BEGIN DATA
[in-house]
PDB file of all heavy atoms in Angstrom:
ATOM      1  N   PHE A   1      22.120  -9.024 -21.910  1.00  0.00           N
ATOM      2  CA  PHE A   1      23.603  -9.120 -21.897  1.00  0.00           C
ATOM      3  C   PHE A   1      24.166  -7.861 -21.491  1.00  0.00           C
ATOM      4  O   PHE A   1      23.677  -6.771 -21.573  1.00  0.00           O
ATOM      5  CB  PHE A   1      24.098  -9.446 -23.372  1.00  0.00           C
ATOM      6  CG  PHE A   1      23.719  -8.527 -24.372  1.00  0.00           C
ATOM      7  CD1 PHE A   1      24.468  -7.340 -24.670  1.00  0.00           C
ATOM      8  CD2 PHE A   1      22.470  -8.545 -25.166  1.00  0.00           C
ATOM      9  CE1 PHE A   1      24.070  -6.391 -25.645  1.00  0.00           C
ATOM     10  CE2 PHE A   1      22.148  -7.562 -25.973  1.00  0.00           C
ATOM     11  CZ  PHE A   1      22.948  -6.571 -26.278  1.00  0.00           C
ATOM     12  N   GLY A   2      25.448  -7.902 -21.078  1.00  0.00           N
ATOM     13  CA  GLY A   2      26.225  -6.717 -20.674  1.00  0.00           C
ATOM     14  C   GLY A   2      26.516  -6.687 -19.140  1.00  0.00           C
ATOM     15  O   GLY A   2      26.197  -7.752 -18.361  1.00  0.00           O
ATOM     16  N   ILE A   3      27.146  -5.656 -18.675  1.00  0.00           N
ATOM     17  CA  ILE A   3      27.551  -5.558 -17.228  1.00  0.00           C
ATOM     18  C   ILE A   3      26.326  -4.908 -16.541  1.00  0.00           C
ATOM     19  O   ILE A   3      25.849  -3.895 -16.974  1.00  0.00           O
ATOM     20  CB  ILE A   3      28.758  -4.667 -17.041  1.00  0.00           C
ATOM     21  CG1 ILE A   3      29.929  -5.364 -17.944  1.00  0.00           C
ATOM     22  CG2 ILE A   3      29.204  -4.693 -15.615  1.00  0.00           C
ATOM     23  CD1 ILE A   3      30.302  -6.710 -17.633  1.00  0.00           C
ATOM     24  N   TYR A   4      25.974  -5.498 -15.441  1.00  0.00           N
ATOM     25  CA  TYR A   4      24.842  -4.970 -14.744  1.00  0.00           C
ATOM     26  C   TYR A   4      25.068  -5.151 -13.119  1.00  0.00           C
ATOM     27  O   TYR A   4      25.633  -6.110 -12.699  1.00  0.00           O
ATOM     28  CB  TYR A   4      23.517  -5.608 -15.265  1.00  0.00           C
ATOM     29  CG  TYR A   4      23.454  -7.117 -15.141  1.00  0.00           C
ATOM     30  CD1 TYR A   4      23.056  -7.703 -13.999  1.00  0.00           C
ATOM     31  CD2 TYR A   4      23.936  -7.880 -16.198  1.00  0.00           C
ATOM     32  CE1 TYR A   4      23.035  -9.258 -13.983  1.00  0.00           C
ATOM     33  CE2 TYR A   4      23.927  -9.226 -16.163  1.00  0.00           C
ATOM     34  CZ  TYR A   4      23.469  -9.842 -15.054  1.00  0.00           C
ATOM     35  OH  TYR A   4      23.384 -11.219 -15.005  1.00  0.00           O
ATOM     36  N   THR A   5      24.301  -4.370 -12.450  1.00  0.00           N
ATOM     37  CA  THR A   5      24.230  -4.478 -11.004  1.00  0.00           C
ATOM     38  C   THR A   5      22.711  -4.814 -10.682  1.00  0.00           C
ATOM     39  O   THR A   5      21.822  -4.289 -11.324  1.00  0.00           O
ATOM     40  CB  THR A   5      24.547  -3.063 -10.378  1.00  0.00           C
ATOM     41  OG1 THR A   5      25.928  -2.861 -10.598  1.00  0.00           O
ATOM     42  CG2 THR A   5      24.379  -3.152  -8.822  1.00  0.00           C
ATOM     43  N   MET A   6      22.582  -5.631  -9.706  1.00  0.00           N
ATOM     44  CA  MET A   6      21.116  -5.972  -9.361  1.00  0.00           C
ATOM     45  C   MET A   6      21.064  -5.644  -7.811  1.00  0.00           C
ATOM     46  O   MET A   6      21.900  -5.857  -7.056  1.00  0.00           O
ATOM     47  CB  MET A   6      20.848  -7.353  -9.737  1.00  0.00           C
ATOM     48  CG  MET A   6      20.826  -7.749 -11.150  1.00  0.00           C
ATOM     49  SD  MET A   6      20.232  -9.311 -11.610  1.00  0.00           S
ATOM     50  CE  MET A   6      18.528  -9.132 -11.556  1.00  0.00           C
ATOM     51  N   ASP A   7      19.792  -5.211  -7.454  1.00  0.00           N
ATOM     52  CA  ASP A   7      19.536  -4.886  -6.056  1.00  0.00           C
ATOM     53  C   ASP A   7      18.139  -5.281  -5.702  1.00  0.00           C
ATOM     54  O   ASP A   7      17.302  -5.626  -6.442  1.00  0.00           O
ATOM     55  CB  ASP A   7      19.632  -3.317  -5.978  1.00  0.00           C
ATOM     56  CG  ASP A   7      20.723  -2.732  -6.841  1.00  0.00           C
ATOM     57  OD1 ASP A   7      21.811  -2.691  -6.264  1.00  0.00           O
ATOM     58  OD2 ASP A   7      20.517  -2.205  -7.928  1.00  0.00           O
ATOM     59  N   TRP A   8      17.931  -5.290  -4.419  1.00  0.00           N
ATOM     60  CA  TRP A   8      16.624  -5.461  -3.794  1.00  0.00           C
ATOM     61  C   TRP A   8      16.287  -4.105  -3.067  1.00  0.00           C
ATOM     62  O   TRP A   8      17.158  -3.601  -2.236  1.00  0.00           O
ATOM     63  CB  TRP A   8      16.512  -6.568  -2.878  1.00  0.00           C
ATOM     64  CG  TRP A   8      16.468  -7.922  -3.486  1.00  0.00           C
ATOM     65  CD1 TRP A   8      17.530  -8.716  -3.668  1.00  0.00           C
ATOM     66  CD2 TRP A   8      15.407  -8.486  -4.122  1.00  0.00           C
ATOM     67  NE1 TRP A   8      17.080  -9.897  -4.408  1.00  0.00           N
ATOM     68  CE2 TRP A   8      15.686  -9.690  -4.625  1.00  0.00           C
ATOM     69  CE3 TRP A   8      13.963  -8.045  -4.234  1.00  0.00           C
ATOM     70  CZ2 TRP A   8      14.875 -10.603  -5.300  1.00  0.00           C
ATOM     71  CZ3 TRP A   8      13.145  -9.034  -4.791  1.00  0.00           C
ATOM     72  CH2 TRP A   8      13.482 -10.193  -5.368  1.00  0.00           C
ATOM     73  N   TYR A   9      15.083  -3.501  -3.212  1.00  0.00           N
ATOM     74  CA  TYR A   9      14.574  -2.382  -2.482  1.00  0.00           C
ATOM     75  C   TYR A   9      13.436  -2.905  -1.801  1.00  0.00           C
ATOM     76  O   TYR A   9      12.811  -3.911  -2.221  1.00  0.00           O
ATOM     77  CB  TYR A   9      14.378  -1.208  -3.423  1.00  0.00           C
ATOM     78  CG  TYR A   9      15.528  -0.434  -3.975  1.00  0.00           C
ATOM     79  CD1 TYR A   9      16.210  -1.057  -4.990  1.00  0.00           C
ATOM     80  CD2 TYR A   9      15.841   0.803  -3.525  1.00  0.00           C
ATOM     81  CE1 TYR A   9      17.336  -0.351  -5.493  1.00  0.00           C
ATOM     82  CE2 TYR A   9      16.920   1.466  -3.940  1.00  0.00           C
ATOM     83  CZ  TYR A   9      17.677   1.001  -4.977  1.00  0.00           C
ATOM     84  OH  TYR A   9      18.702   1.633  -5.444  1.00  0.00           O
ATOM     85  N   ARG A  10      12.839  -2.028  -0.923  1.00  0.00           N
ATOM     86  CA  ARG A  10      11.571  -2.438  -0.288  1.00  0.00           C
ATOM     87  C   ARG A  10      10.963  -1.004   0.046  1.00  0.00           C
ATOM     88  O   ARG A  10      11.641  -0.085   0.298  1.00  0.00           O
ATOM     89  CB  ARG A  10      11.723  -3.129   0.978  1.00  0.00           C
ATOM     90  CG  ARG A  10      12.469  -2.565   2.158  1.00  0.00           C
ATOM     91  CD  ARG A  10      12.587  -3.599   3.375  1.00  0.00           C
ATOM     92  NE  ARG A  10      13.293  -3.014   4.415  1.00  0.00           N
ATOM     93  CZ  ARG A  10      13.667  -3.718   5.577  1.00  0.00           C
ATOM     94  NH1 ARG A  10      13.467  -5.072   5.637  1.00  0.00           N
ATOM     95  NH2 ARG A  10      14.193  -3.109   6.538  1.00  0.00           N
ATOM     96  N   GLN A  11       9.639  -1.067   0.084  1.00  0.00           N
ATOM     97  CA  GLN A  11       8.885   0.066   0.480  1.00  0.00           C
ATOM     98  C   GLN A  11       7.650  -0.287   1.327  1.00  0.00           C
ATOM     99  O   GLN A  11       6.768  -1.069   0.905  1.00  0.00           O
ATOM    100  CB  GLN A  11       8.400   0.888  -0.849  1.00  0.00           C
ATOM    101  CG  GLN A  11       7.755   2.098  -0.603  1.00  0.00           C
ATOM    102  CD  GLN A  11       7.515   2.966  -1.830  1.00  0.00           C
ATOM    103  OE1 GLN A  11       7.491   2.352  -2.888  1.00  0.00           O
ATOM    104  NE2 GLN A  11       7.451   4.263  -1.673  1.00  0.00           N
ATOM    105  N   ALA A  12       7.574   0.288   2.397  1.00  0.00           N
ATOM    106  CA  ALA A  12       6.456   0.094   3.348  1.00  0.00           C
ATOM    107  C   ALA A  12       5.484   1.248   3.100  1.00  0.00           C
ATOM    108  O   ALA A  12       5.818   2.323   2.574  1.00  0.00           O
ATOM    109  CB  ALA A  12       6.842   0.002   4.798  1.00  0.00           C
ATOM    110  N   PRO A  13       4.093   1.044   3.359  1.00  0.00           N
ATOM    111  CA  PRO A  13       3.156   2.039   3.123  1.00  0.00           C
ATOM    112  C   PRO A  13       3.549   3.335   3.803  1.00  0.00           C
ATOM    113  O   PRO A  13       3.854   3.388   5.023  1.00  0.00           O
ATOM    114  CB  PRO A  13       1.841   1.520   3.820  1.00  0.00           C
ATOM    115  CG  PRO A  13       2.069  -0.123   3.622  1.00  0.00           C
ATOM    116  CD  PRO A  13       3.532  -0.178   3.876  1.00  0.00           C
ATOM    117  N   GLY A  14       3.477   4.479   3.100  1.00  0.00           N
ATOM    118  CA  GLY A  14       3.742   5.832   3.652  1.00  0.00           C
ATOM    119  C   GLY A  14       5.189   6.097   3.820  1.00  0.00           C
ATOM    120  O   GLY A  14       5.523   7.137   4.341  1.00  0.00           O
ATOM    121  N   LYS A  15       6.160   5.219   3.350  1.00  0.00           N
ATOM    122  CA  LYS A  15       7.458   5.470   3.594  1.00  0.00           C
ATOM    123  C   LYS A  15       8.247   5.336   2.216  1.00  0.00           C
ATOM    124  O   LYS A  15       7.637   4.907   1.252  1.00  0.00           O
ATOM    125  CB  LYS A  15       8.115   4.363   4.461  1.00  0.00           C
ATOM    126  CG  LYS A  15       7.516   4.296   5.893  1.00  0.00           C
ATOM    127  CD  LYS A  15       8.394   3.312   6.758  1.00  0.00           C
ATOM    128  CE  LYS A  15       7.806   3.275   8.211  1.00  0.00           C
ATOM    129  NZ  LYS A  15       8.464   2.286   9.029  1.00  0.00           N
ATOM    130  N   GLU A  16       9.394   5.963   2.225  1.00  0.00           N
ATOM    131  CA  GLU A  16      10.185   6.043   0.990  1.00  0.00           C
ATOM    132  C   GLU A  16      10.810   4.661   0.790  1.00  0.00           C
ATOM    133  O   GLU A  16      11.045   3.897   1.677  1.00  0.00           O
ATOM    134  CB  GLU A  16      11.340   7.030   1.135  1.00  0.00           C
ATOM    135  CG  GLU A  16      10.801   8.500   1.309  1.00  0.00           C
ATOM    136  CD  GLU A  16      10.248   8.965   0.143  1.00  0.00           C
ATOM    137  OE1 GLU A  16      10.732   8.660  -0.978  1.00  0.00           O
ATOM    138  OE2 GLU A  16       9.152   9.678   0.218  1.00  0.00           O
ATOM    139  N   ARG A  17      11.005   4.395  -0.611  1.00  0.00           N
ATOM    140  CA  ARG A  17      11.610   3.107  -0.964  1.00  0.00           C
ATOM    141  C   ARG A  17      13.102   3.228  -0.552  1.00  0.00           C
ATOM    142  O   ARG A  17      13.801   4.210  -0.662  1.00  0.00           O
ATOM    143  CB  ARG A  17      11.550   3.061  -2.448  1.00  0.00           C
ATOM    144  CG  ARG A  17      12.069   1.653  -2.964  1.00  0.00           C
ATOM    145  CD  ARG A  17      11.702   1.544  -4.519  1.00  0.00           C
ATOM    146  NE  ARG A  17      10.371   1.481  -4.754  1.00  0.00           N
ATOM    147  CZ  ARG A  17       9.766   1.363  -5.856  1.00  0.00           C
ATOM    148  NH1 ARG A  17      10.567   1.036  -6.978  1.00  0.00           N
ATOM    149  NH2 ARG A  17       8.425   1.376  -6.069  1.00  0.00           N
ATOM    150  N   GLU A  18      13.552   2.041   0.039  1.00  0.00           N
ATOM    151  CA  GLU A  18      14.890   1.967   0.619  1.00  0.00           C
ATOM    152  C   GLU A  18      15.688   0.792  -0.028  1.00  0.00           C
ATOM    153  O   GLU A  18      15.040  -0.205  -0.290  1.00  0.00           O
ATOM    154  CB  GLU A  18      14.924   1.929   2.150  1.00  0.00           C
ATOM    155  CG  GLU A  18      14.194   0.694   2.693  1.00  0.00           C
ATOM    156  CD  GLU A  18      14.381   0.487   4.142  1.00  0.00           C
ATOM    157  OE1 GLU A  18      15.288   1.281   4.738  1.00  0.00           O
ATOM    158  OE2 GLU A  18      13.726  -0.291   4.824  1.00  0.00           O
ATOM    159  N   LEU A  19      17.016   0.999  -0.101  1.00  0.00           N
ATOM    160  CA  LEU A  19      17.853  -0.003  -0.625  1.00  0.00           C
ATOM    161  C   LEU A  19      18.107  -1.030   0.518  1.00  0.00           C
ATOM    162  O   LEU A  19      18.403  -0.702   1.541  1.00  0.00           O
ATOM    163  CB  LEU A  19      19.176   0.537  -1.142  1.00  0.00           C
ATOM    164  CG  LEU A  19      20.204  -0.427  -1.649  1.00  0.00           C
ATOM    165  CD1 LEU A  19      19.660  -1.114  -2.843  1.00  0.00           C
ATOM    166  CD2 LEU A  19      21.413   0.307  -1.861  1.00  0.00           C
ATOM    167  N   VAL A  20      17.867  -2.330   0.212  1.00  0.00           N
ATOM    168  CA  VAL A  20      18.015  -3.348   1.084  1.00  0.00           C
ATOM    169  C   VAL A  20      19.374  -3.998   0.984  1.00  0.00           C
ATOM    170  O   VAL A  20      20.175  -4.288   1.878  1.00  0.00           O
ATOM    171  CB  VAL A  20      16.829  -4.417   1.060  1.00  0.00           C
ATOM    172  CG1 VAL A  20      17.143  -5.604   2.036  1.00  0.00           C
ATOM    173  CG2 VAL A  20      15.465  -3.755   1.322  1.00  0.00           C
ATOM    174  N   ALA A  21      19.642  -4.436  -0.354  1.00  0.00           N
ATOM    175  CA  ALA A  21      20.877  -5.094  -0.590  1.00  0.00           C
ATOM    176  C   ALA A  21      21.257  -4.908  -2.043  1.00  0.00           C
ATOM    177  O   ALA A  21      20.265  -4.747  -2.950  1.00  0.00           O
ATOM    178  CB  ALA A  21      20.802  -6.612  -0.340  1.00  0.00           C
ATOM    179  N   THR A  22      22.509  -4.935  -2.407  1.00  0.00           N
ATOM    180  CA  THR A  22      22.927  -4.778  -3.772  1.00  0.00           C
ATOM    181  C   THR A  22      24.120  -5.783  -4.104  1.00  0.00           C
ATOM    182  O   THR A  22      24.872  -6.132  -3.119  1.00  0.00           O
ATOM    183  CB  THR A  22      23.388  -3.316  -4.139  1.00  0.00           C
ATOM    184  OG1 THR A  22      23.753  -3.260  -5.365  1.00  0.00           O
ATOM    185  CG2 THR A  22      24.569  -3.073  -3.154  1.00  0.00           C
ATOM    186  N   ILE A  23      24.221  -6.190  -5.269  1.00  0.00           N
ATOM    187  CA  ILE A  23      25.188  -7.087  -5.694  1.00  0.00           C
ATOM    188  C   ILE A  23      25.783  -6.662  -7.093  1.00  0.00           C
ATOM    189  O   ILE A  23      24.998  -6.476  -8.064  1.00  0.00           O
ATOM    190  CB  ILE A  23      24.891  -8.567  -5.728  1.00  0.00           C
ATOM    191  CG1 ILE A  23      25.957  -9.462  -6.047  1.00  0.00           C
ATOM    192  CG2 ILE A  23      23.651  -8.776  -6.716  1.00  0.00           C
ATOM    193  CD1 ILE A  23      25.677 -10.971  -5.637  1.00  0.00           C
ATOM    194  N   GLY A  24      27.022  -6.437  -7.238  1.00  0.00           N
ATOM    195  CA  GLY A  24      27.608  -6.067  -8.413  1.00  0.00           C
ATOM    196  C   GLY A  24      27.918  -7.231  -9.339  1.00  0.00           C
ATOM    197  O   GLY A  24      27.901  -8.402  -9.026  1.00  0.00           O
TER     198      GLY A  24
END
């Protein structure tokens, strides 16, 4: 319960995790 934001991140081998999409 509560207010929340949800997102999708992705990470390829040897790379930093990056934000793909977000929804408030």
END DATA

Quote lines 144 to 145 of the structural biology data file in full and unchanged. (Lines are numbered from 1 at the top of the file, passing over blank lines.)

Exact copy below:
ATOM    142  O   ARG A  17      13.801   4.210  -0.662  1.00  0.00           O
ATOM    143  CB  ARG A  17      11.550   3.061  -2.448  1.00  0.00           C